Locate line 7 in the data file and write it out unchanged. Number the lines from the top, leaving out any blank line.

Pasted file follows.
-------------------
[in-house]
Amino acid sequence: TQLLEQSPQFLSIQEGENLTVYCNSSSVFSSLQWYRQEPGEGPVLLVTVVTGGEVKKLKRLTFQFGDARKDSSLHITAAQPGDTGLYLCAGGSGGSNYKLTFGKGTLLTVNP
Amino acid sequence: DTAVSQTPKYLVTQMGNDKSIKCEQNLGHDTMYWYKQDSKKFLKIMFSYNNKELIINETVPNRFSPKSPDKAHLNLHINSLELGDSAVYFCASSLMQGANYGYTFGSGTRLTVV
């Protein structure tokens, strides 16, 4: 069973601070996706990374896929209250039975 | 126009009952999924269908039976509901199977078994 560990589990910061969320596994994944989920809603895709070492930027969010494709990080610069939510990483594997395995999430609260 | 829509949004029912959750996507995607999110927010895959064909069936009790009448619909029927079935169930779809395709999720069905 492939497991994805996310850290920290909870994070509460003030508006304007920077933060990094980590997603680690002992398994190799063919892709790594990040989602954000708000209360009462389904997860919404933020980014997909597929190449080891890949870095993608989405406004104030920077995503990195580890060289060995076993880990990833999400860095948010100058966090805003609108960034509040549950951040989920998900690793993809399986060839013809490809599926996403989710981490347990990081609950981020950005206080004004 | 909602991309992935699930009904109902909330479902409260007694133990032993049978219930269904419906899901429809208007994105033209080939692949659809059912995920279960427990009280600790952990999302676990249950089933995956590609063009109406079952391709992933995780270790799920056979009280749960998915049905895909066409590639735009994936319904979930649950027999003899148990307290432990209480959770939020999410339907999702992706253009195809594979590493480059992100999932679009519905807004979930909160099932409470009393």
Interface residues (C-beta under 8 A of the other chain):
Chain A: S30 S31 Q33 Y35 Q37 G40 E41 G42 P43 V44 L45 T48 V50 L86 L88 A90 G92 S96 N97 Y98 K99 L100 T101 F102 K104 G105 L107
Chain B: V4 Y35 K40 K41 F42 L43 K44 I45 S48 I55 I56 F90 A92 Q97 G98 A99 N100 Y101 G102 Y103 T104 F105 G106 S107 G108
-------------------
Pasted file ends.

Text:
Chain B: V4 Y35 K40 K41 F42 L43 K44 I45 S48 I55 I56 F90 A92 Q97 G98 A99 N100 Y101 G102 Y103 T104 F105 G106 S107 G108